There are many opinion leaders sporting plans to save Social Security, and they all have one thing in common: they all divert Social Security tax revenue to the stock market. There are differences among the stock market plans. Some call for complete privatization and the establishment of individual accounts. Others call for government investment in the stock market. And still others are a kind of hybrid. While the differences are important, the similarities are even more important and subject to the same weaknesses.
Proponents of investing some or all of Social Security in the stock market say that doing so will make a lot of money for Social Security. This argument does not make sense. Why?
The stock market cannot earn the rates of return that it has in the past if we accept the Social Security trustees' assumptions about economic growth. Proponents of investing Social Security in the stock market assume that the stocks will earn a 7% annual real rate of return over the next 75 years. Although these returns have occurred over the last 75 years, the Trustees are predicting that the economy will grow half as fast as it used to: 1.45% per year. It is impossible to get the same rate of return on stocks in such a slow growth economy.
To be consistent with the Trustees' slow growth projections, we would have to assume a 3.5% return on stocks. This is not very different from the projected return on government bonds (2.9%), which the Trust Fund currently invests in. The stock market will not be a source of additional funds if the assumptions the Social Security actuaries use are applied equally to stock market performance.
Here's how the math works: stock prices are already at a record level relative to their earnings (33 to 1, compared to an historic average of 14 to 1). If we assume that this ratio is not going to go higher, then stock prices have to grow at the same rate as earnings, or net profits. How fast can profits grow? The Trustees assume that profits grow at the same rate as the economy. That's 1.45%, according to the Trustees. So, that would allow for a 1.45% increase in the value of stocks. Of course, shareholders also receive dividends. the average dividend payout is currently about 2%. If we add this to the increased price of the stock, we get a total return of 3.45%.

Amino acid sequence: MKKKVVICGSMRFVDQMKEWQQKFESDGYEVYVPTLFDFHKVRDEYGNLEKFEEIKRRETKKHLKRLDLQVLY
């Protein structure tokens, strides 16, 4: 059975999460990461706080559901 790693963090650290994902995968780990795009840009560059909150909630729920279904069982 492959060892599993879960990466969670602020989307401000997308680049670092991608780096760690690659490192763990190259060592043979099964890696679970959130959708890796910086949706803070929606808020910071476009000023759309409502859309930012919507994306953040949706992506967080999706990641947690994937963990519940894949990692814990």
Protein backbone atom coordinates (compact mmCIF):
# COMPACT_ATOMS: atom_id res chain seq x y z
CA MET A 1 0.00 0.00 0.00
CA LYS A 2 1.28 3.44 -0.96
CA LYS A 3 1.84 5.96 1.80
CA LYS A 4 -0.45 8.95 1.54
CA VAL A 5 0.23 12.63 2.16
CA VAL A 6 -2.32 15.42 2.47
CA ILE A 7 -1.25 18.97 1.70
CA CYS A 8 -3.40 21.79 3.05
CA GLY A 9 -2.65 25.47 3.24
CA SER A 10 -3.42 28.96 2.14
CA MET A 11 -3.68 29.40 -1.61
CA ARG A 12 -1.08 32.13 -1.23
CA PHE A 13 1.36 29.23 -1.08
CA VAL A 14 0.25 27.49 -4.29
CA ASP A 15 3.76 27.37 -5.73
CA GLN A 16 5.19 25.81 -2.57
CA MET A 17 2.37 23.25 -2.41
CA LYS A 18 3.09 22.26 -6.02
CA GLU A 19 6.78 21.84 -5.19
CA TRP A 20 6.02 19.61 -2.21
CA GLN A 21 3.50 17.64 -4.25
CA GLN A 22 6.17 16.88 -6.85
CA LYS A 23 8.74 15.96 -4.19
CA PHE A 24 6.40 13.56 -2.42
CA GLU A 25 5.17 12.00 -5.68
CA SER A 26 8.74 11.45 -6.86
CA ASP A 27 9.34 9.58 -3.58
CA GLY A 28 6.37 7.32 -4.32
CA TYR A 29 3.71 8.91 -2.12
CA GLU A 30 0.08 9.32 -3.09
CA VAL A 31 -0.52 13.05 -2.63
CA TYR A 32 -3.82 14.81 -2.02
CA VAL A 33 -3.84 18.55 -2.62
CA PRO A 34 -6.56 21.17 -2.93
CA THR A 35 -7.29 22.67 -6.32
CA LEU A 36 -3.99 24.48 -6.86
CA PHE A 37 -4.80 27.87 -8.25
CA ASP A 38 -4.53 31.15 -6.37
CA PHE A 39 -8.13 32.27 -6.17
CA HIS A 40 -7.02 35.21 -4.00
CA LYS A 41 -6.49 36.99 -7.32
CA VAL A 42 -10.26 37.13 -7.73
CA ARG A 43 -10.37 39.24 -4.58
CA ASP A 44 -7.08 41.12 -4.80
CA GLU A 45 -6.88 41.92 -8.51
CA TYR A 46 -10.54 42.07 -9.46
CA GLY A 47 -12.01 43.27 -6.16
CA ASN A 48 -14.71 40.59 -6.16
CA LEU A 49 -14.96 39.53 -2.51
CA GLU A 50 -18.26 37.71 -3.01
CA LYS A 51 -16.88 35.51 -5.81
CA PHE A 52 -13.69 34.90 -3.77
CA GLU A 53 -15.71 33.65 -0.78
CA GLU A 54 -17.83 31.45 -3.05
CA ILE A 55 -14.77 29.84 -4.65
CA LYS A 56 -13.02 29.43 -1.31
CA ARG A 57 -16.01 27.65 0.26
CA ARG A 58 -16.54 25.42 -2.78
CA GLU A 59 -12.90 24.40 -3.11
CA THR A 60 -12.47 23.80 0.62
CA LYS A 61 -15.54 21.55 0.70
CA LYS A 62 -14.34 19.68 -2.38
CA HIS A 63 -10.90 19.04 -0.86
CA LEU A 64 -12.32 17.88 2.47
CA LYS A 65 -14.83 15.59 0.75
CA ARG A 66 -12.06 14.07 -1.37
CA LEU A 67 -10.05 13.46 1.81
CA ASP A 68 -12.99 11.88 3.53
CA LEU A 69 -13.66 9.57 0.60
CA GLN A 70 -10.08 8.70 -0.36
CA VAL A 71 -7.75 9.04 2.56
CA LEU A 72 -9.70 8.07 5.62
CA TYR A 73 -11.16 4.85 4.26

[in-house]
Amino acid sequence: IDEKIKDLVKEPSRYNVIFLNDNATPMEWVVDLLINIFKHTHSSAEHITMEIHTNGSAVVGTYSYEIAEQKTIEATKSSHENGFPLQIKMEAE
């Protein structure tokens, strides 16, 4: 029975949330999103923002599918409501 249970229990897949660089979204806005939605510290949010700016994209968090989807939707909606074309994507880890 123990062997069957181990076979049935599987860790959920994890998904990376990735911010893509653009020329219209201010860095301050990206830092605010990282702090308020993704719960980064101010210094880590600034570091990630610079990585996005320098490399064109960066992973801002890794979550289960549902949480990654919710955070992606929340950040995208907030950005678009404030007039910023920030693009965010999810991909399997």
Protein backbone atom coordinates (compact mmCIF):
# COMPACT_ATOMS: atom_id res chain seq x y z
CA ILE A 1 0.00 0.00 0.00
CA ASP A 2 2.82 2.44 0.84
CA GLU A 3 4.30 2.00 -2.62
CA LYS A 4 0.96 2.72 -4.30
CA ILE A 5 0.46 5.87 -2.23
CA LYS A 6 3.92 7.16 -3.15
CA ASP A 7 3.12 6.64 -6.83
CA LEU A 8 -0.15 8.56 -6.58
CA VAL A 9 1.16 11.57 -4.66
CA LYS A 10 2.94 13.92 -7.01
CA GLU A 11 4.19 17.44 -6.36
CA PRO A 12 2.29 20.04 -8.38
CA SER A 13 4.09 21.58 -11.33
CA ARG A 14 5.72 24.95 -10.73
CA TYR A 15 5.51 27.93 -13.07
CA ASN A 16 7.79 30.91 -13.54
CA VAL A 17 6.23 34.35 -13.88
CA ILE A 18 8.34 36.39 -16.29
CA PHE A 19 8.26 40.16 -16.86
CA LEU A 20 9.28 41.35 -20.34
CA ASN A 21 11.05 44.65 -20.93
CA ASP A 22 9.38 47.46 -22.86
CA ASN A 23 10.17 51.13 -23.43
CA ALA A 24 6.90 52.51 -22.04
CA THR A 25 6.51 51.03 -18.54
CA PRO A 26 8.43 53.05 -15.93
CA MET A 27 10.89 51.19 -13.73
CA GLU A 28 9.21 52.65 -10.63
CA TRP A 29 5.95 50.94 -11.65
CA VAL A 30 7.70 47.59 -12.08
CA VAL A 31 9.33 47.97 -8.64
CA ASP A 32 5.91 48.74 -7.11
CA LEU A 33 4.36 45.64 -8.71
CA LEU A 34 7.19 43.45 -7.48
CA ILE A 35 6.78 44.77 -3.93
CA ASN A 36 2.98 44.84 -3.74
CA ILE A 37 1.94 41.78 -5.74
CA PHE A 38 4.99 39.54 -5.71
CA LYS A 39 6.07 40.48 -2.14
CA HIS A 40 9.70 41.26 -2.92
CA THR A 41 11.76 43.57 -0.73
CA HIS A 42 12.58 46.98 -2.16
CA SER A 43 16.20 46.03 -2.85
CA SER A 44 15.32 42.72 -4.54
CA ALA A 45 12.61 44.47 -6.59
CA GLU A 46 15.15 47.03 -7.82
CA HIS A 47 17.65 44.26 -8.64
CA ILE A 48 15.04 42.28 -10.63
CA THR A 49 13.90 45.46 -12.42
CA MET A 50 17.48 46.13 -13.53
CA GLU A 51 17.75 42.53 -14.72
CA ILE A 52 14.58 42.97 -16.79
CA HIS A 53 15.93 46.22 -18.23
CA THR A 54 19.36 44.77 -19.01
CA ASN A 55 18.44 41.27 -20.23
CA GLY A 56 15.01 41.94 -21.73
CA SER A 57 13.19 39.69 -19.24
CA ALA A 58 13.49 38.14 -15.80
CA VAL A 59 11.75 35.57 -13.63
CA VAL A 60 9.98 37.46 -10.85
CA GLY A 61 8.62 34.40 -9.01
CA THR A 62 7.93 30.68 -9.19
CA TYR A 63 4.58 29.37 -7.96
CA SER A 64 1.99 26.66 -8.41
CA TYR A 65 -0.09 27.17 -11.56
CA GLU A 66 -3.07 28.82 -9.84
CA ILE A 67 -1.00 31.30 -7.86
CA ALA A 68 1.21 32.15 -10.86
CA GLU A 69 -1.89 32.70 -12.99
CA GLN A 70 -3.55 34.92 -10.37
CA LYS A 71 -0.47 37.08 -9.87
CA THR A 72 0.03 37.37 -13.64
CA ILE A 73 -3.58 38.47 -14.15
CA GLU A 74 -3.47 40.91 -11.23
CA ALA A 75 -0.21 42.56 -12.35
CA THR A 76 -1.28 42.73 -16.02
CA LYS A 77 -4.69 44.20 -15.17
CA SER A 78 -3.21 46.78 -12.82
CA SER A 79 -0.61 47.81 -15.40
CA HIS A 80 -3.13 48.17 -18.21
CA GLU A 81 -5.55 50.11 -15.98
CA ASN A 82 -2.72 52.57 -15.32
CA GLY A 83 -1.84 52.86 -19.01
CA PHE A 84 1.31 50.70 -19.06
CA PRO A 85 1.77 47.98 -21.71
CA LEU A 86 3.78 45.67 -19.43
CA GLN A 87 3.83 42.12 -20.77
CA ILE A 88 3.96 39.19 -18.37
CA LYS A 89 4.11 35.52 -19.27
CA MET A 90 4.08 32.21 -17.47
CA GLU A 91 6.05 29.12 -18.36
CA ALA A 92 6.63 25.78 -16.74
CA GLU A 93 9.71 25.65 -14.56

If you think that the stock market is going to make high returns over the next 75 years, then you are rejecting the pessimistic assumptions of the Trustees AND you don't have reason to believe that Social Security faces serious financial trouble. The question to ask anyone proposing a stock market fix to Social Security is: what are your assumptions for economic growth, and what do you assume will happen to the price-to-earnings ratio of the stock market? If the response is: we're assuming the same economic assumptions as the Trustees, then they are also assuming a gigantic increase in the price-to-earnings ratio. And you know what that means -- an extremely risky and historically abnormal stock market.
Stock market investment is inherently risky. Stocks go up, and they go down. For every winner there must be a loser. Since Social Security is the only guaranteed income in case of old age or disability, putting Social Security into the stock market would be like betting the rent money. Not only would individuals have to pick the winning stock from the losing ones (and face the consequences if they bet wrong), but all people would have to confront the variations in stock market returns that come from the timing with which they invest. Market analyst John Mueller has shown that there is a lot of variation in the lifetime stock market total return based simply on timing. He found that someone investing during his working life (age 25 to 65) would have drastically different average returns if that person started working in 1940 and retired in 1980 (rate of return would be about zero) or started working in 1950 and retired in 1990 (rate of return would be about 4.5 percent). Mueller found that in several instances, the rate of return was below zero. Since people cannot control when they age, this variation will mean that some people would go without retirement income while others would have income. That disparity is what the original Social Security system was designed to prevent. Therefore, investing Social Security in the stock market would be a step backwards for society.